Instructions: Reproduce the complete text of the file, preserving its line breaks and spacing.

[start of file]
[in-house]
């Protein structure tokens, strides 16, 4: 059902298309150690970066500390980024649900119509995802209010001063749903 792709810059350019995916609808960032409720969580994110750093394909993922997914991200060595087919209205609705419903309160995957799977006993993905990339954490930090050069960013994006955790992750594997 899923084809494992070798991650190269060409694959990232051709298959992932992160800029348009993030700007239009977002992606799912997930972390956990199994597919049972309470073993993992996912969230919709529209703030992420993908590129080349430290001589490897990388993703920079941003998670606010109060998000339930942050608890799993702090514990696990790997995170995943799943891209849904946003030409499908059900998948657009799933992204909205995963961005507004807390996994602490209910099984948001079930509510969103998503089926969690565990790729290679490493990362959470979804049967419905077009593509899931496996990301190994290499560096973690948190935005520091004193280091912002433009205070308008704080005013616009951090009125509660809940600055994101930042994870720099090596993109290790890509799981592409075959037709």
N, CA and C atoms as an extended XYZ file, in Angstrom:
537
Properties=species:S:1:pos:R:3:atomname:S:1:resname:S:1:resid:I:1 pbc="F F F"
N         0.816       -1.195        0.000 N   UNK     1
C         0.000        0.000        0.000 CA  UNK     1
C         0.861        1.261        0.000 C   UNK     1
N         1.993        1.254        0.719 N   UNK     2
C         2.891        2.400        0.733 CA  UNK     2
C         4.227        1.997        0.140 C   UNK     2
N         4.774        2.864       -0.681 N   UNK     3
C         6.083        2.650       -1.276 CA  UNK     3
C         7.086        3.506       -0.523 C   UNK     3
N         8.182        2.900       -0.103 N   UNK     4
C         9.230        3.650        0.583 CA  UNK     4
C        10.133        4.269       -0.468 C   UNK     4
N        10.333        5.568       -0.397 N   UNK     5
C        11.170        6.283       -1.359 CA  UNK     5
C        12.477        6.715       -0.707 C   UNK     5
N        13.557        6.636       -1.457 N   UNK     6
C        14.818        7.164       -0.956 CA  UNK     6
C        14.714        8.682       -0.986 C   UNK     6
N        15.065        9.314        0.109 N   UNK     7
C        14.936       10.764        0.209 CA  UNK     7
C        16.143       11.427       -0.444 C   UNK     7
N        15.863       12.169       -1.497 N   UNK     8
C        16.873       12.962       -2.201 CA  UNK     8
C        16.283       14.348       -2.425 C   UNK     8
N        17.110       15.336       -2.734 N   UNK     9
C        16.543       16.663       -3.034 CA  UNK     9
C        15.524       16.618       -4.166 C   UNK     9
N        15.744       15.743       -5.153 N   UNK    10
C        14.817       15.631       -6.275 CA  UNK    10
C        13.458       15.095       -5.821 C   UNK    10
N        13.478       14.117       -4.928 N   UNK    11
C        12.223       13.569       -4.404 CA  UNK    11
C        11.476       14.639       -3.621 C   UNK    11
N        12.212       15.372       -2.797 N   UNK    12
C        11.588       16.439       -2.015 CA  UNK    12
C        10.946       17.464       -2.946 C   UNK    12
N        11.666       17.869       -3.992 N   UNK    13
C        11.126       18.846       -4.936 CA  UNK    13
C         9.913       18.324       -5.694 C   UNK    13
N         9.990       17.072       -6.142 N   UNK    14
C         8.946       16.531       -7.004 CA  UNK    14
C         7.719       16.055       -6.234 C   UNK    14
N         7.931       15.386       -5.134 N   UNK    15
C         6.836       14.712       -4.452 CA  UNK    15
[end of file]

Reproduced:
[in-house]
């Protein structure tokens, strides 16, 4: 059902298309150690970066500390980024649900119509995802209010001063749903 792709810059350019995916609808960032409720969580994110750093394909993922997914991200060595087919209205609705419903309160995957799977006993993905990339954490930090050069960013994006955790992750594997 899923084809494992070798991650190269060409694959990232051709298959992932992160800029348009993030700007239009977002992606799912997930972390956990199994597919049972309470073993993992996912969230919709529209703030992420993908590129080349430290001589490897990388993703920079941003998670606010109060998000339930942050608890799993702090514990696990790997995170995943799943891209849904946003030409499908059900998948657009799933992204909205995963961005507004807390996994602490209910099984948001079930509510969103998503089926969690565990790729290679490493990362959470979804049967419905077009593509899931496996990301190994290499560096973690948190935005520091004193280091912002433009205070308008704080005013616009951090009125509660809940600055994101930042994870720099090596993109290790890509799981592409075959037709």
N, CA and C atoms as an extended XYZ file, in Angstrom:
537
Properties=species:S:1:pos:R:3:atomname:S:1:resname:S:1:resid:I:1 pbc="F F F"
N         0.816       -1.195        0.000 N   UNK     1
C         0.000        0.000        0.000 CA  UNK     1
C         0.861        1.261        0.000 C   UNK     1
N         1.993        1.254        0.719 N   UNK     2
C         2.891        2.400        0.733 CA  UNK     2
C         4.227        1.997        0.140 C   UNK     2
N         4.774        2.864       -0.681 N   UNK     3
C         6.083        2.650       -1.276 CA  UNK     3
C         7.086        3.506       -0.523 C   UNK     3
N         8.182        2.900       -0.103 N   UNK     4
C         9.230        3.650        0.583 CA  UNK     4
C        10.133        4.269       -0.468 C   UNK     4
N        10.333        5.568       -0.397 N   UNK     5
C        11.170        6.283       -1.359 CA  UNK     5
C        12.477        6.715       -0.707 C   UNK     5
N        13.557        6.636       -1.457 N   UNK     6
C        14.818        7.164       -0.956 CA  UNK     6
C        14.714        8.682       -0.986 C   UNK     6
N        15.065        9.314        0.109 N   UNK     7
C        14.936       10.764        0.209 CA  UNK     7
C        16.143       11.427       -0.444 C   UNK     7
N        15.863       12.169       -1.497 N   UNK     8
C        16.873       12.962       -2.201 CA  UNK     8
C        16.283       14.348       -2.425 C   UNK     8
N        17.110       15.336       -2.734 N   UNK     9
C        16.543       16.663       -3.034 CA  UNK     9
C        15.524       16.618       -4.166 C   UNK     9
N        15.744       15.743       -5.153 N   UNK    10
C        14.817       15.631       -6.275 CA  UNK    10
C        13.458       15.095       -5.821 C   UNK    10
N        13.478       14.117       -4.928 N   UNK    11
C        12.223       13.569       -4.404 CA  UNK    11
C        11.476       14.639       -3.621 C   UNK    11
N        12.212       15.372       -2.797 N   UNK    12
C        11.588       16.439       -2.015 CA  UNK    12
C        10.946       17.464       -2.946 C   UNK    12
N        11.666       17.869       -3.992 N   UNK    13
C        11.126       18.846       -4.936 CA  UNK    13
C         9.913       18.324       -5.694 C   UNK    13
N         9.990       17.072       -6.142 N   UNK    14
C         8.946       16.531       -7.004 CA  UNK    14
C         7.719       16.055       -6.234 C   UNK    14
N         7.931       15.386       -5.134 N   UNK    15
C         6.836       14.712       -4.452 CA  UNK    15